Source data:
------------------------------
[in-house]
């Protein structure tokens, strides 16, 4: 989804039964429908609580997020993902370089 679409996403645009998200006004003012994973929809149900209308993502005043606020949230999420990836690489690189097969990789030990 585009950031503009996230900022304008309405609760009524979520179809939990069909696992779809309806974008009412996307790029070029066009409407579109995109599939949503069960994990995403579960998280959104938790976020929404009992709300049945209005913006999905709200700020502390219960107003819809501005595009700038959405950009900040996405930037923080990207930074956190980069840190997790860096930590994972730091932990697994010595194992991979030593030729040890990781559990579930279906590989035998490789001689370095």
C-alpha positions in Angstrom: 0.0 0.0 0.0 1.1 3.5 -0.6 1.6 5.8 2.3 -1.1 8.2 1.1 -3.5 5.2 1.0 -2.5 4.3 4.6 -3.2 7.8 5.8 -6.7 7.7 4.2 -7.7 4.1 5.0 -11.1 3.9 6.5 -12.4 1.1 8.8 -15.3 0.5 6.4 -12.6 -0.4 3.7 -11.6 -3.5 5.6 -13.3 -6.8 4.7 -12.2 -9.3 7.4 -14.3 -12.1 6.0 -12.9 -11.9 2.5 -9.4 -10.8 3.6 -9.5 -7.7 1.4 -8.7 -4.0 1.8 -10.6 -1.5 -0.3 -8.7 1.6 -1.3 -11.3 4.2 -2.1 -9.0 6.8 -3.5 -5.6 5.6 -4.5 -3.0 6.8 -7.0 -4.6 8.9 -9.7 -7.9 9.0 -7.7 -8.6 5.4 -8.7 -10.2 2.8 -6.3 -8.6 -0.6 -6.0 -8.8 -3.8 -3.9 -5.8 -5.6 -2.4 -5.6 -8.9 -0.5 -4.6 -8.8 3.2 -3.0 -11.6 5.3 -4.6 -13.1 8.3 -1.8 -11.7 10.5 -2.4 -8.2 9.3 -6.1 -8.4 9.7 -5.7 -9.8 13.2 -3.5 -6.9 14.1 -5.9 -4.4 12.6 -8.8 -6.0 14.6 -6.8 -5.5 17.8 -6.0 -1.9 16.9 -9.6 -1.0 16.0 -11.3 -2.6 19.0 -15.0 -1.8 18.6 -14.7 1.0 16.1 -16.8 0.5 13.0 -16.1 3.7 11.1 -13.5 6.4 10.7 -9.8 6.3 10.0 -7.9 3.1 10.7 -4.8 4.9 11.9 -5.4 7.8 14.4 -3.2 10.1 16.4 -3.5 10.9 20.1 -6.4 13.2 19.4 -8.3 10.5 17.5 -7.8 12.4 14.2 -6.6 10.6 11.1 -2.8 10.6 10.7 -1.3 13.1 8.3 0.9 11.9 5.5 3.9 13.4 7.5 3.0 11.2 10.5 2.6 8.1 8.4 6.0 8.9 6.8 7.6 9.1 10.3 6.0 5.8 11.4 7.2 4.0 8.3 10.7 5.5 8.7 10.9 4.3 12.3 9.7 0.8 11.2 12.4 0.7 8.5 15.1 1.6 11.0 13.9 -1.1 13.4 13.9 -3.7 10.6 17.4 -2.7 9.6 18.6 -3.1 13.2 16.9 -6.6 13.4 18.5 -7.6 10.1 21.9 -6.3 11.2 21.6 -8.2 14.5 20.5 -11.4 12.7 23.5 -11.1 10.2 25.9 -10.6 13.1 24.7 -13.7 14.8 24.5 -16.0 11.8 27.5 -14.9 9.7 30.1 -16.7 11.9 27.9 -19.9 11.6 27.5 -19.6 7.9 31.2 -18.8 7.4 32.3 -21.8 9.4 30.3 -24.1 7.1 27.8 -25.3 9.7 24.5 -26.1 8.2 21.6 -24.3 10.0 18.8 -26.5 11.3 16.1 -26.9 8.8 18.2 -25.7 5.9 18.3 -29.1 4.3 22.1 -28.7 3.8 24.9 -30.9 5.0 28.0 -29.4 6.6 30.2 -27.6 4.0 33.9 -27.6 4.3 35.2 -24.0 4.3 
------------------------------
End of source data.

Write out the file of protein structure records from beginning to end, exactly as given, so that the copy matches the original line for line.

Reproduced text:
[in-house]
């Protein structure tokens, strides 16, 4: 989804039964429908609580997020993902370089 679409996403645009998200006004003012994973929809149900209308993502005043606020949230999420990836690489690189097969990789030990 585009950031503009996230900022304008309405609760009524979520179809939990069909696992779809309806974008009412996307790029070029066009409407579109995109599939949503069960994990995403579960998280959104938790976020929404009992709300049945209005913006999905709200700020502390219960107003819809501005595009700038959405950009900040996405930037923080990207930074956190980069840190997790860096930590994972730091932990697994010595194992991979030593030729040890990781559990579930279906590989035998490789001689370095």
C-alpha positions in Angstrom: 0.0 0.0 0.0 1.1 3.5 -0.6 1.6 5.8 2.3 -1.1 8.2 1.1 -3.5 5.2 1.0 -2.5 4.3 4.6 -3.2 7.8 5.8 -6.7 7.7 4.2 -7.7 4.1 5.0 -11.1 3.9 6.5 -12.4 1.1 8.8 -15.3 0.5 6.4 -12.6 -0.4 3.7 -11.6 -3.5 5.6 -13.3 -6.8 4.7 -12.2 -9.3 7.4 -14.3 -12.1 6.0 -12.9 -11.9 2.5 -9.4 -10.8 3.6 -9.5 -7.7 1.4 -8.7 -4.0 1.8 -10.6 -1.5 -0.3 -8.7 1.6 -1.3 -11.3 4.2 -2.1 -9.0 6.8 -3.5 -5.6 5.6 -4.5 -3.0 6.8 -7.0 -4.6 8.9 -9.7 -7.9 9.0 -7.7 -8.6 5.4 -8.7 -10.2 2.8 -6.3 -8.6 -0.6 -6.0 -8.8 -3.8 -3.9 -5.8 -5.6 -2.4 -5.6 -8.9 -0.5 -4.6 -8.8 3.2 -3.0 -11.6 5.3 -4.6 -13.1 8.3 -1.8 -11.7 10.5 -2.4 -8.2 9.3 -6.1 -8.4 9.7 -5.7 -9.8 13.2 -3.5 -6.9 14.1 -5.9 -4.4 12.6 -8.8 -6.0 14.6 -6.8 -5.5 17.8 -6.0 -1.9 16.9 -9.6 -1.0 16.0 -11.3 -2.6 19.0 -15.0 -1.8 18.6 -14.7 1.0 16.1 -16.8 0.5 13.0 -16.1 3.7 11.1 -13.5 6.4 10.7 -9.8 6.3 10.0 -7.9 3.1 10.7 -4.8 4.9 11.9 -5.4 7.8 14.4 -3.2 10.1 16.4 -3.5 10.9 20.1 -6.4 13.2 19.4 -8.3 10.5 17.5 -7.8 12.4 14.2 -6.6 10.6 11.1 -2.8 10.6 10.7 -1.3 13.1 8.3 0.9 11.9 5.5 3.9 13.4 7.5 3.0 11.2 10.5 2.6 8.1 8.4 6.0 8.9 6.8 7.6 9.1 10.3 6.0 5.8 11.4 7.2 4.0 8.3 10.7 5.5 8.7 10.9 4.3 12.3 9.7 0.8 11.2 12.4 0.7 8.5 15.1 1.6 11.0 13.9 -1.1 13.4 13.9 -3.7 10.6 17.4 -2.7 9.6 18.6 -3.1 13.2 16.9 -6.6 13.4 18.5 -7.6 10.1 21.9 -6.3 11.2 21.6 -8.2 14.5 20.5 -11.4 12.7 23.5 -11.1 10.2 25.9 -10.6 13.1 24.7 -13.7 14.8 24.5 -16.0 11.8 27.5 -14.9 9.7 30.1 -16.7 11.9 27.9 -19.9 11.6 27.5 -19.6 7.9 31.2 -18.8 7.4 32.3 -21.8 9.4 30.3 -24.1 7.1 27.8 -25.3 9.7 24.5 -26.1 8.2 21.6 -24.3 10.0 18.8 -26.5 11.3 16.1 -26.9 8.8 18.2 -25.7 5.9 18.3 -29.1 4.3 22.1 -28.7 3.8 24.9 -30.9 5.0 28.0 -29.4 6.6 30.2 -27.6 4.0 33.9 -27.6 4.3 35.2 -24.0 4.3 